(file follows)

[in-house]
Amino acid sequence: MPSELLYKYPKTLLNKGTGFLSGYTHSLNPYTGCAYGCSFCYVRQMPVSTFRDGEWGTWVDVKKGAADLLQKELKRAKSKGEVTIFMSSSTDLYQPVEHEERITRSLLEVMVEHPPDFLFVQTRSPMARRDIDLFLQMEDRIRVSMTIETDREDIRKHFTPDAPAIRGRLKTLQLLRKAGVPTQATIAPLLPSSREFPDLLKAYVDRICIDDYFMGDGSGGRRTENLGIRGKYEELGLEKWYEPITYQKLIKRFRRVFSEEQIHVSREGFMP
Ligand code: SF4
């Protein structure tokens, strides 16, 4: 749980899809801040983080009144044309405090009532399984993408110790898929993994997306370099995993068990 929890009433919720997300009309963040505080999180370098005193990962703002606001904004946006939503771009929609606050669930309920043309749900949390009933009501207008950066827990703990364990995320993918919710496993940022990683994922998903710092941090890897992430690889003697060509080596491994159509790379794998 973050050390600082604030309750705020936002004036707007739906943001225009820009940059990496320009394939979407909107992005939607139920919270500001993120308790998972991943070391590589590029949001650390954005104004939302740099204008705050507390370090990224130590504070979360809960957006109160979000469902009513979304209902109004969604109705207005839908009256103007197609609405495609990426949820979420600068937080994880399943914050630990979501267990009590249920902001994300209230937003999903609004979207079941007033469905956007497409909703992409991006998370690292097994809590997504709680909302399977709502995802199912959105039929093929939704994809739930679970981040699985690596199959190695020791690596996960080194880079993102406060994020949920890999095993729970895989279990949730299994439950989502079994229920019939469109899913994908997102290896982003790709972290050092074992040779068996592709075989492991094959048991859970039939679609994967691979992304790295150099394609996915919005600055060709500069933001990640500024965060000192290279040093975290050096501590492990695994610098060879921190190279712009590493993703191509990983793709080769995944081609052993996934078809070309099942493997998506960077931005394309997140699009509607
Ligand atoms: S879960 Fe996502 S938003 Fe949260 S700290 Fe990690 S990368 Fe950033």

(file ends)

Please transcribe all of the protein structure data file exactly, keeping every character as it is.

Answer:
[in-house]
Amino acid sequence: MPSELLYKYPKTLLNKGTGFLSGYTHSLNPYTGCAYGCSFCYVRQMPVSTFRDGEWGTWVDVKKGAADLLQKELKRAKSKGEVTIFMSSSTDLYQPVEHEERITRSLLEVMVEHPPDFLFVQTRSPMARRDIDLFLQMEDRIRVSMTIETDREDIRKHFTPDAPAIRGRLKTLQLLRKAGVPTQATIAPLLPSSREFPDLLKAYVDRICIDDYFMGDGSGGRRTENLGIRGKYEELGLEKWYEPITYQKLIKRFRRVFSEEQIHVSREGFMP
Ligand code: SF4
């Protein structure tokens, strides 16, 4: 749980899809801040983080009144044309405090009532399984993408110790898929993994997306370099995993068990 929890009433919720997300009309963040505080999180370098005193990962703002606001904004946006939503771009929609606050669930309920043309749900949390009933009501207008950066827990703990364990995320993918919710496993940022990683994922998903710092941090890897992430690889003697060509080596491994159509790379794998 973050050390600082604030309750705020936002004036707007739906943001225009820009940059990496320009394939979407909107992005939607139920919270500001993120308790998972991943070391590589590029949001650390954005104004939302740099204008705050507390370090990224130590504070979360809960957006109160979000469902009513979304209902109004969604109705207005839908009256103007197609609405495609990426949820979420600068937080994880399943914050630990979501267990009590249920902001994300209230937003999903609004979207079941007033469905956007497409909703992409991006998370690292097994809590997504709680909302399977709502995802199912959105039929093929939704994809739930679970981040699985690596199959190695020791690596996960080194880079993102406060994020949920890999095993729970895989279990949730299994439950989502079994229920019939469109899913994908997102290896982003790709972290050092074992040779068996592709075989492991094959048991859970039939679609994967691979992304790295150099394609996915919005600055060709500069933001990640500024965060000192290279040093975290050096501590492990695994610098060879921190190279712009590493993703191509990983793709080769995944081609052993996934078809070309099942493997998506960077931005394309997140699009509607
Ligand atoms: S879960 Fe996502 S938003 Fe949260 S700290 Fe990690 S990368 Fe950033």